Mexican American METRO worker Frederick Dennstedt from Wikimedia Commons

Despite slightly higher Hispanic unemployment rates, one expert said they should be higher considering U.S. interest rate hikes.

According to detailed Hispanic and Latino data from the United States Bureau of Labor Statistics, the unemployment rate among Hispanics dropped 0.6 percent from 4.9 percent in August 2023 to 4.3 percent in September 2023.

Data from the BLS showed that September 2022 had a Hispanic unemployment rate of 3.7 percent, slightly lower than September 2023. Unemployment rates for Hispanics are somewhat higher than last year, but this is not just isolated to Hispanic unemployment and could be attributed to an increase in U.S. interest rates.

Peter W. Philips, a labor economist at the University of Utah, this slight increase in unemployment across the board is a puzzle, and he's trying to figure out why the unemployment rate is not even higher.

"They've been jacking up interest rates designed to slow the economy down. You can't slow the economy down without increasing the unemployment rate. So the federal reserves interest rate policy hasn't grabbed yet, and it's quite curious," Philips said. Philips said raising the interest rates has put economists into two camps: one that speculates the increasing interest rates will allow the economy to have a soft landing, and others think worse is to come.

Philips said he is optimistic that the increased interest rates will not create a recession–but only time can tell with many factors at hand and an always-changing world. One impact of the always-changing world is the beginning of the war in Israel, which transpired over the weekend. Philips speculates that the war in Israel will increase oil prices. He said oil prices could prevent the soft landing the U.S. Federal Reserve is trying to achieve, but only time will tell.

The U.S. Federal Reserve began raising interest rates in March 2022. In March 2022, the Hispanic unemployment rate was at 4.4 percent, fluctuating between above 4 percent and under 4 percent until December 2022. The only time Hispanic unemployment went under 4 percent since then was in May 2023, when it dropped to 3.6 percent.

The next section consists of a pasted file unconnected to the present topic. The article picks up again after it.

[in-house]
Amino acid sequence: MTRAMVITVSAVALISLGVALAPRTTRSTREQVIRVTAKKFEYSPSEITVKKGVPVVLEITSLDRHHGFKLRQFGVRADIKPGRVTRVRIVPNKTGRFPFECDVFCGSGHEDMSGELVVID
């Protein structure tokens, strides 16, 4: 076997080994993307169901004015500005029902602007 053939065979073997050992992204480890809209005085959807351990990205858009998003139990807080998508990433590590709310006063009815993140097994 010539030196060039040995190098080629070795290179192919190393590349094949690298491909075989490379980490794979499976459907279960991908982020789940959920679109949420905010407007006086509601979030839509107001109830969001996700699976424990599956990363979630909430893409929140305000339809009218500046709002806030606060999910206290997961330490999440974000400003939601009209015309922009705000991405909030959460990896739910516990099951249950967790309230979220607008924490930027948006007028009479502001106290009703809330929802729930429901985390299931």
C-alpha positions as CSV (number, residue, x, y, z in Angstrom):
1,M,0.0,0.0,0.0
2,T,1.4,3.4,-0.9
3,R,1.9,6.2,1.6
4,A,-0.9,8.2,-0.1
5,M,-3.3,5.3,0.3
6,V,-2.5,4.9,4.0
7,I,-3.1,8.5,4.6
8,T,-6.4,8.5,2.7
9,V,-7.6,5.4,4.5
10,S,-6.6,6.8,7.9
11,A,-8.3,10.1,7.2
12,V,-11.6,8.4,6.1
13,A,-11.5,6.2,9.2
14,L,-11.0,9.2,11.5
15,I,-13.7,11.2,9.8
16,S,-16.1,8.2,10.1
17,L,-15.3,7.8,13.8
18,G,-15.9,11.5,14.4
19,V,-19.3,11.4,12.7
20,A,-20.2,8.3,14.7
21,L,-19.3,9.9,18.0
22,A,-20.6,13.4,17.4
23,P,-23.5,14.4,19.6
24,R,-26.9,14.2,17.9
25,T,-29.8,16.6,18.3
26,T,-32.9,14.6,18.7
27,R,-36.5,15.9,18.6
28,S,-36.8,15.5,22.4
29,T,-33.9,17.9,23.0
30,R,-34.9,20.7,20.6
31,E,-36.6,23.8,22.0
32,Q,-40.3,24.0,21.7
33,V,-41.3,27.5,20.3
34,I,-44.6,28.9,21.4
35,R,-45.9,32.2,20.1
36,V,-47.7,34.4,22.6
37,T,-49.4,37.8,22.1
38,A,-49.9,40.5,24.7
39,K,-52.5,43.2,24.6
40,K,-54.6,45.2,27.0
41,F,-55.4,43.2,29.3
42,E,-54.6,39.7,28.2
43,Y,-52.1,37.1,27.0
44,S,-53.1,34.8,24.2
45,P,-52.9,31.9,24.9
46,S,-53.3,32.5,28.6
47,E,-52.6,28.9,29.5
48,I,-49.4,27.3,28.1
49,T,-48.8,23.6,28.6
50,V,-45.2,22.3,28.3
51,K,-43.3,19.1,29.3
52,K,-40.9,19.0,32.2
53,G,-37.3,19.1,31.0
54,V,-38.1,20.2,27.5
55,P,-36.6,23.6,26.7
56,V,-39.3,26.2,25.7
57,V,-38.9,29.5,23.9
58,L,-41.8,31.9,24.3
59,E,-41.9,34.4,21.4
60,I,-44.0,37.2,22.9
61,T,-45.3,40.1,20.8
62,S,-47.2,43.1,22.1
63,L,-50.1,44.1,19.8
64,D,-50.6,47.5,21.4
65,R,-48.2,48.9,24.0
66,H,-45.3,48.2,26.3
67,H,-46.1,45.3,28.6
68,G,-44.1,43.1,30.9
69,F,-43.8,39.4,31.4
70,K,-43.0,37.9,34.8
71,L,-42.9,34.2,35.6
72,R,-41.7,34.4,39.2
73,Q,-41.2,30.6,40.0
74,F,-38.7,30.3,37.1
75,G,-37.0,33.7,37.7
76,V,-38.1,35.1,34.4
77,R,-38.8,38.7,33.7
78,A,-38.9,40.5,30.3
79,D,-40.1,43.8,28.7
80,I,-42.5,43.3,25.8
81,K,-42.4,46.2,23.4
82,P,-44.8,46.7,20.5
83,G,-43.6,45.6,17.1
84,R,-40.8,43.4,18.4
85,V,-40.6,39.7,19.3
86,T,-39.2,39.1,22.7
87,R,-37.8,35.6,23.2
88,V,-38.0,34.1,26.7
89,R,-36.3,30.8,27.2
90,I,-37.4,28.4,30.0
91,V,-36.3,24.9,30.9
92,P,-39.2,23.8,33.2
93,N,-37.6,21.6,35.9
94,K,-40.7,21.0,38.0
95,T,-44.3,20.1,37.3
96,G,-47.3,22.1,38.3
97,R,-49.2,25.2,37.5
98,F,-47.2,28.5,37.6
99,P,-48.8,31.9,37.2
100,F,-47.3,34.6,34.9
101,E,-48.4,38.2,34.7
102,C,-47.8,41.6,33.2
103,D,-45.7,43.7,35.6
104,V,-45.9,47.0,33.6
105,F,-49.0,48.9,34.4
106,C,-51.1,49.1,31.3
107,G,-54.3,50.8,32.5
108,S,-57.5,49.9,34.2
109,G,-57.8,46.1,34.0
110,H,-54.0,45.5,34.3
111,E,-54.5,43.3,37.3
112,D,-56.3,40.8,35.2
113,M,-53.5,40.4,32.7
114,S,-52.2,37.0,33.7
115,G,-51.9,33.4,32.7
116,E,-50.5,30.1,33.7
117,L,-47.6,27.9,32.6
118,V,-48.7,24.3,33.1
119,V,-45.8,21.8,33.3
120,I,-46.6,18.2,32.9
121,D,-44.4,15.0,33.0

So, although Hispanic unemployment rates have fluctuated and been relatively above 4 percent since December 2022, Philip said that compared to the interest rate hikes the U.S. has seen, the increase in unemployment has been low.

"That slight increase in unemployment is nothing, it's absolutely nothing. The Federal Reserve key interest rate is three times higher than it was in 2022, and still, the labor market hasn't tanked," Philips said... "We're all surprised. Economists, left, right and center, are surprised by this fact. It's not necessarily a fact that's true in Europe, and so it's sort of a new thing."

Philip said although there's no exact answer as to why the labor market hasn't tanked, he attributes the relative success of the U.S. economy to the "full stops" the U.S. implemented to protect the economy during the beginning of the COVID-19 pandemic.

"The government pulled all the stops out during the pandemic when the economy fell apart. I mean, it fell apart. We've never seen an economy tank as fast and as far as it did in 2020. And then the government said, 'Alright, we're pushing interest rates to zero, and we're handing out free money.' That's what brought the economy back like it was bungy jumping off a bridge," Philips said. "That was looking like it was going to be the second great recession in a generation, but it wasn't, so if you're looking for an explanation, it may be found in how robust both the monetary and fiscal policy was to avoid that downturn."

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